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Throwaway razors and nappies should be taxed as luxuries, says Defra

Sadie Gray, The Independent
Disposable razors and nappies could be taxed as luxury goods in order to cut the amount of waste going to landfill, a Government-funded report to ministers has suggested.

In the same way as taxes were applied to discourage the purchase of cigarettes and alcohol, they should apply to disposable goods that cannot be reused or recycled in order to prevent people from buying them as cheap and convenient alternatives to reusable items, the report said. Taxes would also encourage manufacturers to focus on the development of more durable products. If disposable razors were taxed at the same rate as cigarettes – about 80 per cent of the price goes to the Treasury – a single Gillette Mach 3 would leap from £1 to £5.

The report, commissioned from Eunomia Research & Consulting by the Department for the Environment, Food and Rural Affairs (Defra), says: “Some products considered ‘luxury’, such as alcohol and tobacco, have heavy duties on them. If disposable products were categorised in a similar way, they could be subjected to similar duties.” The report also advocates new taxes on household rubbish, claiming they could halve the amount of waste each person throws away from 800lbs to 400lbs a year…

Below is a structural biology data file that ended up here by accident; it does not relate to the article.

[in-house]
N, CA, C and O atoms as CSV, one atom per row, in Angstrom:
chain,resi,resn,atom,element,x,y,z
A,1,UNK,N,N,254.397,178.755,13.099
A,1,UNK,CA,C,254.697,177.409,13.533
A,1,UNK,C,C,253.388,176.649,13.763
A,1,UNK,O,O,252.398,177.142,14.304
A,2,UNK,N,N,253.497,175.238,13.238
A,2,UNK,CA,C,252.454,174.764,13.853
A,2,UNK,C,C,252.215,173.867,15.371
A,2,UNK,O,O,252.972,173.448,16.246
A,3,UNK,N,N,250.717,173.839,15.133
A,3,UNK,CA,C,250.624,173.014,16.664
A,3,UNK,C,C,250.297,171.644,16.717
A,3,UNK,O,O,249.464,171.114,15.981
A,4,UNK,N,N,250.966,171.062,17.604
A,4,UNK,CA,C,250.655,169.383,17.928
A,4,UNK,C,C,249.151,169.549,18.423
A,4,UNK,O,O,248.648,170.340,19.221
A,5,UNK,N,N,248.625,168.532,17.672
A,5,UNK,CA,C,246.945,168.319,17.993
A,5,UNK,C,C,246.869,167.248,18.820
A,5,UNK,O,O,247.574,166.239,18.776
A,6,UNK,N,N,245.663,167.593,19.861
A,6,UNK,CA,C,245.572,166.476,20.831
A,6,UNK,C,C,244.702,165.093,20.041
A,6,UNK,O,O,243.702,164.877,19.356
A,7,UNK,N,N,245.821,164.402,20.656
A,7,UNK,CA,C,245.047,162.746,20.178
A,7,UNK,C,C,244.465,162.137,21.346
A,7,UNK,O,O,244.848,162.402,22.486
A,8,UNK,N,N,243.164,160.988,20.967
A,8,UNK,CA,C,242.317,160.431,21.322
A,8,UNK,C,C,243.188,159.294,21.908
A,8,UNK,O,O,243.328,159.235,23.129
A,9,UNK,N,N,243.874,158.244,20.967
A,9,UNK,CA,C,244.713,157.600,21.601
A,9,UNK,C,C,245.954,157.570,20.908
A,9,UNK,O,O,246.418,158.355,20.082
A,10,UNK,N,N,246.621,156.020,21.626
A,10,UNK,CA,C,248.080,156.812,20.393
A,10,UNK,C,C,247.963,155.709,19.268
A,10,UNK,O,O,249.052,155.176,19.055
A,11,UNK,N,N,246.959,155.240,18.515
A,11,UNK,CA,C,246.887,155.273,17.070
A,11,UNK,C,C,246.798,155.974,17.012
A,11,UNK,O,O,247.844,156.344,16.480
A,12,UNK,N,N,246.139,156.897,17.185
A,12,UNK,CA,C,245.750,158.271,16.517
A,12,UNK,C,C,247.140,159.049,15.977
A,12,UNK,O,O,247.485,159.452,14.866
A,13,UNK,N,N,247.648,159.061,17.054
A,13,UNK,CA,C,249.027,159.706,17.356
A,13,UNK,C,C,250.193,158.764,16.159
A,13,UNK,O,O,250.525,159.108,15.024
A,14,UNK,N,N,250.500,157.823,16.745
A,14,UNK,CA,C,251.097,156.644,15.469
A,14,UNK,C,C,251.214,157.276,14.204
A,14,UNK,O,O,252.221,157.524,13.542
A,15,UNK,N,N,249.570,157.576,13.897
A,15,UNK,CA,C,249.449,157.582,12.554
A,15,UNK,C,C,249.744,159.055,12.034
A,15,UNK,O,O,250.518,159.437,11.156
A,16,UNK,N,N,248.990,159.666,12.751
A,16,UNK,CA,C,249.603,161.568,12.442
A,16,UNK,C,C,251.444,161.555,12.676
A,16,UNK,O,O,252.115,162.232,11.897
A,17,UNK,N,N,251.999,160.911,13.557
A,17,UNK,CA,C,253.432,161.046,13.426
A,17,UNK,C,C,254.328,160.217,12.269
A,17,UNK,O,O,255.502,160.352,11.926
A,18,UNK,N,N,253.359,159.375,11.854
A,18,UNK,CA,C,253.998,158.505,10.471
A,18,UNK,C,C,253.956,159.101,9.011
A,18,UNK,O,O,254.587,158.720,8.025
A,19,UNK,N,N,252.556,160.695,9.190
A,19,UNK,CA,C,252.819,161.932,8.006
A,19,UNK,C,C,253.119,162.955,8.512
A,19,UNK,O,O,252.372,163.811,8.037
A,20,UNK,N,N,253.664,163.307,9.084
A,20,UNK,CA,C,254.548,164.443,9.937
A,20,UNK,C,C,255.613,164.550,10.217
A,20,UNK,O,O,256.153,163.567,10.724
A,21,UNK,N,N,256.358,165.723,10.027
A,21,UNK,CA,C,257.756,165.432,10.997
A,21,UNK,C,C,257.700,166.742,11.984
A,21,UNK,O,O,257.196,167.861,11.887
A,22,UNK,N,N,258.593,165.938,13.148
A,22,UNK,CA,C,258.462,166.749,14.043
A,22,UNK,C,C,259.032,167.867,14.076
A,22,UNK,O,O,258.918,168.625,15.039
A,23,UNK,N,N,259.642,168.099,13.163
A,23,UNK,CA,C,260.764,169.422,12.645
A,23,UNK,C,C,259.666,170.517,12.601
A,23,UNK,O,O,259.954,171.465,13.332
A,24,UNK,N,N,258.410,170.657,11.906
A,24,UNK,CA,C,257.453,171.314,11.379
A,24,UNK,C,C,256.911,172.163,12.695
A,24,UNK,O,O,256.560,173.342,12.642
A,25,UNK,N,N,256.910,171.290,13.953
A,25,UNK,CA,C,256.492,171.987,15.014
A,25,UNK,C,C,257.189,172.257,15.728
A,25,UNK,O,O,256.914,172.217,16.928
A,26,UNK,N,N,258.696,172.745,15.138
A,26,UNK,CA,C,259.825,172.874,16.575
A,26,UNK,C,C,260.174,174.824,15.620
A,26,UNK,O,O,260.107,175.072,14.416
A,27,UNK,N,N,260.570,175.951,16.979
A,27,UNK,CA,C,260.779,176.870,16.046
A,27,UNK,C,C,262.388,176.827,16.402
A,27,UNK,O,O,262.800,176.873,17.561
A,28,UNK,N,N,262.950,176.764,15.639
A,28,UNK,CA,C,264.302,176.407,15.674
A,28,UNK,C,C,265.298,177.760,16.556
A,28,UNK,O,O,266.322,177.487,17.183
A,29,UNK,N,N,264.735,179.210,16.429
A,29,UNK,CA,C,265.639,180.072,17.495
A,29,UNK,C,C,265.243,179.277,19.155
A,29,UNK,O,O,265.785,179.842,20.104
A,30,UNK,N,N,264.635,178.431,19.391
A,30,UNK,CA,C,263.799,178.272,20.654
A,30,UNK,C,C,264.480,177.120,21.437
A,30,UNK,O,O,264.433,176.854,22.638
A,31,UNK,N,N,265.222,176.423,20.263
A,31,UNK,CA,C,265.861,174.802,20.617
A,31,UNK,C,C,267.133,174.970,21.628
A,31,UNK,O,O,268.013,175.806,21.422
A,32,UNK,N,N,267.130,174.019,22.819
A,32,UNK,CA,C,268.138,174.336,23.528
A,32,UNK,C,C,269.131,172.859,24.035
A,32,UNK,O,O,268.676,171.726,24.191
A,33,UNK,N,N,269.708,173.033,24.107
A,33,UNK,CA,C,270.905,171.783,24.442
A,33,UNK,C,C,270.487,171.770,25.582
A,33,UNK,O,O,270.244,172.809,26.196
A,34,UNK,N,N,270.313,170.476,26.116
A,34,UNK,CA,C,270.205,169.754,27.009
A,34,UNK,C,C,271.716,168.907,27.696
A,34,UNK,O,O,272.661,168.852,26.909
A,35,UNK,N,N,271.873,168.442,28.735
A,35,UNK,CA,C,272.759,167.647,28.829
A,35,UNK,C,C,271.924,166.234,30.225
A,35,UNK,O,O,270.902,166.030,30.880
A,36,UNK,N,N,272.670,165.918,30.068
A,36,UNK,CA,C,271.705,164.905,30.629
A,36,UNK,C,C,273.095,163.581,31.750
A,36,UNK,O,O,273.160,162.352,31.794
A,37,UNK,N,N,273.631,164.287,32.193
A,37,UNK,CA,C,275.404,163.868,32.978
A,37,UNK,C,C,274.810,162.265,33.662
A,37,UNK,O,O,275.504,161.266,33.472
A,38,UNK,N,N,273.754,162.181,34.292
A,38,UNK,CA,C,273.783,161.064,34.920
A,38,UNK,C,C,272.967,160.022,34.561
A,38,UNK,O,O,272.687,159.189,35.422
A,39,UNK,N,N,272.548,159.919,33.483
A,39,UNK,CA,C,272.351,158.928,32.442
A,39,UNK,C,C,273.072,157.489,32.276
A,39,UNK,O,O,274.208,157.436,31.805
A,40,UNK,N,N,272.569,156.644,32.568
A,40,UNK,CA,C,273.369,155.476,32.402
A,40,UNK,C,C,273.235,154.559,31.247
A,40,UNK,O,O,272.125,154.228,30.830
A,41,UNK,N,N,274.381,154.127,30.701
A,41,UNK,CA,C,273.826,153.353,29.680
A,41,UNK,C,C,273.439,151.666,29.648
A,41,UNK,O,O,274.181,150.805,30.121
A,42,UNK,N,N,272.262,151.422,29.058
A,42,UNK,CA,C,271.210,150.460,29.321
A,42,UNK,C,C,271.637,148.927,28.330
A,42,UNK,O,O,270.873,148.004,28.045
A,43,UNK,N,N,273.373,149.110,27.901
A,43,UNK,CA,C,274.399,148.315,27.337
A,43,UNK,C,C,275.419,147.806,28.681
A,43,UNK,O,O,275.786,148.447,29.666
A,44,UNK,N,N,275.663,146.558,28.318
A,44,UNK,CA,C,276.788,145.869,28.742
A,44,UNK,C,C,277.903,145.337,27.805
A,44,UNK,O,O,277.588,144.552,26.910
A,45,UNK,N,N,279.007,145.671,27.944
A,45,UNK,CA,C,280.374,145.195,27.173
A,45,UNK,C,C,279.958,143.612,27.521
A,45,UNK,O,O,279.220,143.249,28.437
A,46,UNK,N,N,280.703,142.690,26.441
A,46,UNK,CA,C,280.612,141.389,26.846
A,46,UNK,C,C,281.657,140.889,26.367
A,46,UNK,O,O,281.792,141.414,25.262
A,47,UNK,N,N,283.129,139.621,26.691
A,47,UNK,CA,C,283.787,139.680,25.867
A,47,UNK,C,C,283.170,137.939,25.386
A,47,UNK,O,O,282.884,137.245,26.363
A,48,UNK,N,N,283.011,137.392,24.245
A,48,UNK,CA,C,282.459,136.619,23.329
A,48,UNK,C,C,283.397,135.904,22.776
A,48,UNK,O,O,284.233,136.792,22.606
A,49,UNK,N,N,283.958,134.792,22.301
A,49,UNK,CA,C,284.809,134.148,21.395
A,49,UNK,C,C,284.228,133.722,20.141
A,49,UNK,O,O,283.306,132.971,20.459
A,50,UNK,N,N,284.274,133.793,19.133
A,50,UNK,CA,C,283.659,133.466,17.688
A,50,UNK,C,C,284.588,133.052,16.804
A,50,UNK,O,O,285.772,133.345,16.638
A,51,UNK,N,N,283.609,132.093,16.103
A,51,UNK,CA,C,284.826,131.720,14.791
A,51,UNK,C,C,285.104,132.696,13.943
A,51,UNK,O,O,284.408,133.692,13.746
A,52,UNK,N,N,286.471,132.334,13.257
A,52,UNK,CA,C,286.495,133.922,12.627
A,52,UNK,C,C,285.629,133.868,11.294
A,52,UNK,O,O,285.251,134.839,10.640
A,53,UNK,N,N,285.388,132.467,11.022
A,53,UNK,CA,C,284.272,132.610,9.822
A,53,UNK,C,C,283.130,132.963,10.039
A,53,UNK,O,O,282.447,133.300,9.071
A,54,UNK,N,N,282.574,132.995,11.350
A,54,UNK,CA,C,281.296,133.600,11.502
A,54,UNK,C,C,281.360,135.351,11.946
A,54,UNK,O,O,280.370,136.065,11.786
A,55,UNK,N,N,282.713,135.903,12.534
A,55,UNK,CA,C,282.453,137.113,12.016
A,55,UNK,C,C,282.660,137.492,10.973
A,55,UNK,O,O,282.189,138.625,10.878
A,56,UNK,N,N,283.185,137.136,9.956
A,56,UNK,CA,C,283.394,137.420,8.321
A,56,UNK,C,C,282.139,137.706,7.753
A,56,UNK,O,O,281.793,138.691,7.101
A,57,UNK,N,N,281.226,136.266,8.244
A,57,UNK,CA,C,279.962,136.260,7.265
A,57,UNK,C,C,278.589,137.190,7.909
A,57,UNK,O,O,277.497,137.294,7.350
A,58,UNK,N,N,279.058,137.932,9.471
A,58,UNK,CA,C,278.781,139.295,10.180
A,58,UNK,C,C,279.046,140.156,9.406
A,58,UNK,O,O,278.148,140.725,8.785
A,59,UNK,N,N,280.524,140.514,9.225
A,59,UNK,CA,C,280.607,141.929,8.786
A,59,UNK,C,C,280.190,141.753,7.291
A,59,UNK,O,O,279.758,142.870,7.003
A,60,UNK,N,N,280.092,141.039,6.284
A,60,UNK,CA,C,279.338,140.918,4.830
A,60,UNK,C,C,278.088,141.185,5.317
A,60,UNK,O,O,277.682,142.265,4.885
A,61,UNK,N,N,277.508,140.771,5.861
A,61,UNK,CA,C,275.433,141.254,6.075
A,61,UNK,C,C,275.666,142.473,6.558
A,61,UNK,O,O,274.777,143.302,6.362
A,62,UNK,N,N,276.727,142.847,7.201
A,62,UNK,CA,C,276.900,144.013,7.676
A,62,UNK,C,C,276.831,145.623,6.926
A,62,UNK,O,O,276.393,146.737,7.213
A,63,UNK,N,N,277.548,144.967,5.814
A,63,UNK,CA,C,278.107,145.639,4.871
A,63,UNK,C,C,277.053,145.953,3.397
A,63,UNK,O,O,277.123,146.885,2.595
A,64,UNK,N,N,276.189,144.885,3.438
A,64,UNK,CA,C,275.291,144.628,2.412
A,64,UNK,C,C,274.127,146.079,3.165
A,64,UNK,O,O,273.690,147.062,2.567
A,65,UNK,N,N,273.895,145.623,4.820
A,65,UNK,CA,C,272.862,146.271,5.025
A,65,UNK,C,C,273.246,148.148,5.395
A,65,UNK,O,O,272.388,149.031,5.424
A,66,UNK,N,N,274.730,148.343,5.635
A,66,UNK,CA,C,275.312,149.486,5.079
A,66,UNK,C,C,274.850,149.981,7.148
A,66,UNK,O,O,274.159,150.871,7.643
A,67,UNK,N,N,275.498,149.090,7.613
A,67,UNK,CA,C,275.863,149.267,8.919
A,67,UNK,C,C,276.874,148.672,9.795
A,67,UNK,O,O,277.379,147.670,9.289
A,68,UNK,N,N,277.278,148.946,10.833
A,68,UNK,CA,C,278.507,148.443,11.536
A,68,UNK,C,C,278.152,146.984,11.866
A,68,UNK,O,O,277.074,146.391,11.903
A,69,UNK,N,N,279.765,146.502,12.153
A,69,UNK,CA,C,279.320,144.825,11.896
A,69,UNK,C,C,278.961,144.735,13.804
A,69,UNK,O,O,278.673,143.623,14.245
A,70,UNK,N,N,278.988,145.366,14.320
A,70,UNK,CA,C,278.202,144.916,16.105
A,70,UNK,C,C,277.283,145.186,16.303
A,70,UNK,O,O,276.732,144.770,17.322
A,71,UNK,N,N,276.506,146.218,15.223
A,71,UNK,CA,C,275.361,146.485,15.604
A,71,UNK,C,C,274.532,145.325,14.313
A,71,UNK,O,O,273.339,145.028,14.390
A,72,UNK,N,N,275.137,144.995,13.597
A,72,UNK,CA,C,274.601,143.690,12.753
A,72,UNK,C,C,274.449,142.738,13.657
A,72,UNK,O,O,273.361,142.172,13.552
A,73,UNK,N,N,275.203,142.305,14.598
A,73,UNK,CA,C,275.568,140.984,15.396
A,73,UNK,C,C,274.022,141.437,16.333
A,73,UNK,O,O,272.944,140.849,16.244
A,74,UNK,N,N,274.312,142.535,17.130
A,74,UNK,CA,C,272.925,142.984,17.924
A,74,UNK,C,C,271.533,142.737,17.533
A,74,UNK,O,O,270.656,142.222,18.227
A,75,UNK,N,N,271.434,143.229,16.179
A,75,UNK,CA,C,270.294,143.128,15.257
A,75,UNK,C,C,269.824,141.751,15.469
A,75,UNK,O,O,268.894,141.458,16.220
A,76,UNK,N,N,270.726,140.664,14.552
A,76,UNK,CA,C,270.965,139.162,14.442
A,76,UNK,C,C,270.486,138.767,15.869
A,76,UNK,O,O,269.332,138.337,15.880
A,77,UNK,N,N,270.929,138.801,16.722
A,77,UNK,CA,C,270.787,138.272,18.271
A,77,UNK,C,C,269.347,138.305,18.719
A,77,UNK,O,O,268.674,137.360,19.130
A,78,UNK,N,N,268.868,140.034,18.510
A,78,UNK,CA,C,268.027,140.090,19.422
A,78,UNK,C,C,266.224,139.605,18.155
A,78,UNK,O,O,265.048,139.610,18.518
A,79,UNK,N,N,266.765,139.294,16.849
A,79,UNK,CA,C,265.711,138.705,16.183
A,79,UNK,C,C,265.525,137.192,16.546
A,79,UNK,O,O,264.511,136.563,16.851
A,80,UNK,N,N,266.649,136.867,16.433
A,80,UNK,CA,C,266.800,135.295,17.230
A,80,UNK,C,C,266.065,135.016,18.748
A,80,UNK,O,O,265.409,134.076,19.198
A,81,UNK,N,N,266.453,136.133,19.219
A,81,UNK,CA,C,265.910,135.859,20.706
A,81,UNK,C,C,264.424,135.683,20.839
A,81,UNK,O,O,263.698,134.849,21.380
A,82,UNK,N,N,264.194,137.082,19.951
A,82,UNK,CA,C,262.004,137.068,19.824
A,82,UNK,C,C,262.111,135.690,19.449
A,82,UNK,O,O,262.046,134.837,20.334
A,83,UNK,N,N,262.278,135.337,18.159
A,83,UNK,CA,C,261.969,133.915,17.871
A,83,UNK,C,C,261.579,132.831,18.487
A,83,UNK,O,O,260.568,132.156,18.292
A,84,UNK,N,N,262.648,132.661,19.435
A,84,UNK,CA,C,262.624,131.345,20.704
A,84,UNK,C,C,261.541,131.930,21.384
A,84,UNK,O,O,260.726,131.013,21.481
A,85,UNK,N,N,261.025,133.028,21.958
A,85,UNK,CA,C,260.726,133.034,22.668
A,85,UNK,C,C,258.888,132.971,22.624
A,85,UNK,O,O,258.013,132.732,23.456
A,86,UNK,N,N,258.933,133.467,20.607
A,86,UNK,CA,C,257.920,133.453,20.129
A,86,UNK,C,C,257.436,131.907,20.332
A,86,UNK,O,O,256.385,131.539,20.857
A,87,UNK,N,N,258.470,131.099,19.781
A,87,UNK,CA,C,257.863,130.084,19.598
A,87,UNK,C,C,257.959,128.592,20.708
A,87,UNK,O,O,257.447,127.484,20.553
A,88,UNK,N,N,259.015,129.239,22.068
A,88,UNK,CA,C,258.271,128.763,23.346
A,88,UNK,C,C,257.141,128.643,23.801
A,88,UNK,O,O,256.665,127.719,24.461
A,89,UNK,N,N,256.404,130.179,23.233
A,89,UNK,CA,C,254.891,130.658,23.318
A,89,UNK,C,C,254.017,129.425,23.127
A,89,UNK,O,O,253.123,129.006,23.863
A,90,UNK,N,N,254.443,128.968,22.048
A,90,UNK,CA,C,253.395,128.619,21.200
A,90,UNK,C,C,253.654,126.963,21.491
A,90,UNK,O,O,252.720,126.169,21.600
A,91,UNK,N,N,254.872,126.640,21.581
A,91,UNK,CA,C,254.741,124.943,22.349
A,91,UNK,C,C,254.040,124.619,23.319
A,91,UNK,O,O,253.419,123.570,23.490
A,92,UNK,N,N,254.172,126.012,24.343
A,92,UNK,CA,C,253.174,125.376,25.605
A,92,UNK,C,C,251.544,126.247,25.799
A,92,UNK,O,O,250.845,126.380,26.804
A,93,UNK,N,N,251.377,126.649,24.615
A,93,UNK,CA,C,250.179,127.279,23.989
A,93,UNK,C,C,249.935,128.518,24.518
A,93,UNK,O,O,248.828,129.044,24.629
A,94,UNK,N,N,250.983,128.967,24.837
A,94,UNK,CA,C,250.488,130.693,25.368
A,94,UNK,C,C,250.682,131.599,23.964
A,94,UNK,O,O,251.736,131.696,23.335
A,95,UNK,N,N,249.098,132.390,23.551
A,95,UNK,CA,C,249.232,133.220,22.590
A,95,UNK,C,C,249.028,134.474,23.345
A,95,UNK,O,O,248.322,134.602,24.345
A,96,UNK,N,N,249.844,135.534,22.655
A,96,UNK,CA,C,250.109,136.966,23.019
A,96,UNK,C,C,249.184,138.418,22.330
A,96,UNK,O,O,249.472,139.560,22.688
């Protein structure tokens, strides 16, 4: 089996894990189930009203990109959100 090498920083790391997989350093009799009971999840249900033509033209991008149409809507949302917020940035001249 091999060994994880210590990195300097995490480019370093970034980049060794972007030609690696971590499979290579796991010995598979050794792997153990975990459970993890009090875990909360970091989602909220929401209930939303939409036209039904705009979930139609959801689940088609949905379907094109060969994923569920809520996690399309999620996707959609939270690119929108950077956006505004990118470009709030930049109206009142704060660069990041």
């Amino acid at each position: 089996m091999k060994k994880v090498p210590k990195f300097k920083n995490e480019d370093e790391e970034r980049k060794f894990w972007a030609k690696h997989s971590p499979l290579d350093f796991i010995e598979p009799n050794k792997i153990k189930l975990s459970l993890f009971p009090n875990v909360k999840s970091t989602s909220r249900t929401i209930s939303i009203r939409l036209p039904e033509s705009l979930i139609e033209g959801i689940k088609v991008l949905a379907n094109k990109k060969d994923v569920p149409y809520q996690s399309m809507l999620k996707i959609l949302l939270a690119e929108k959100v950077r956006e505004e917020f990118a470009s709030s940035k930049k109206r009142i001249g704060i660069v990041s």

(31 August 2008)

Oil costs bring thinner bin bags

Thinner bin bags have been brought in by a Kent council because of the rising cost of oil.

Sevenoaks council said its bill for the polymer-based bags would have gone up by £17,000 if it had not opted to cut the thickness of the sacks.

The density of the bags is being reduced by one micron – about 0.001mm.
(2 September 2008)

Ghost Species

Robert Macfarlane, Granta 102
On a cold morning last January, I travelled out to the Norfolk Fens to see a ghost. [in East Anglia in the UK]

… Entering the Fens always feels like crossing a border into another world. Various signs mark out the transition. Ash gives way to willow. Phragmites reeds flock in the ditches, as do bulrushes. The landscape becomes rectilinear: ruler-straight roads and ?eld edges, a skyline as flat as a spirit level, and on every horizon smart rows of poplar trees, planted to break the prevailing winds.

… Among his different types of ghost, Justin is most interested in East Anglia’s family farmers – the agrarianists and smallholders who still muddle by on a modest acreage. Until the twentieth century, the agrarian tradition in East Anglia was strong: thousands of family-owned farms existed, worked by people whose craft and local knowledge had been acquired over centuries and passed down through generations.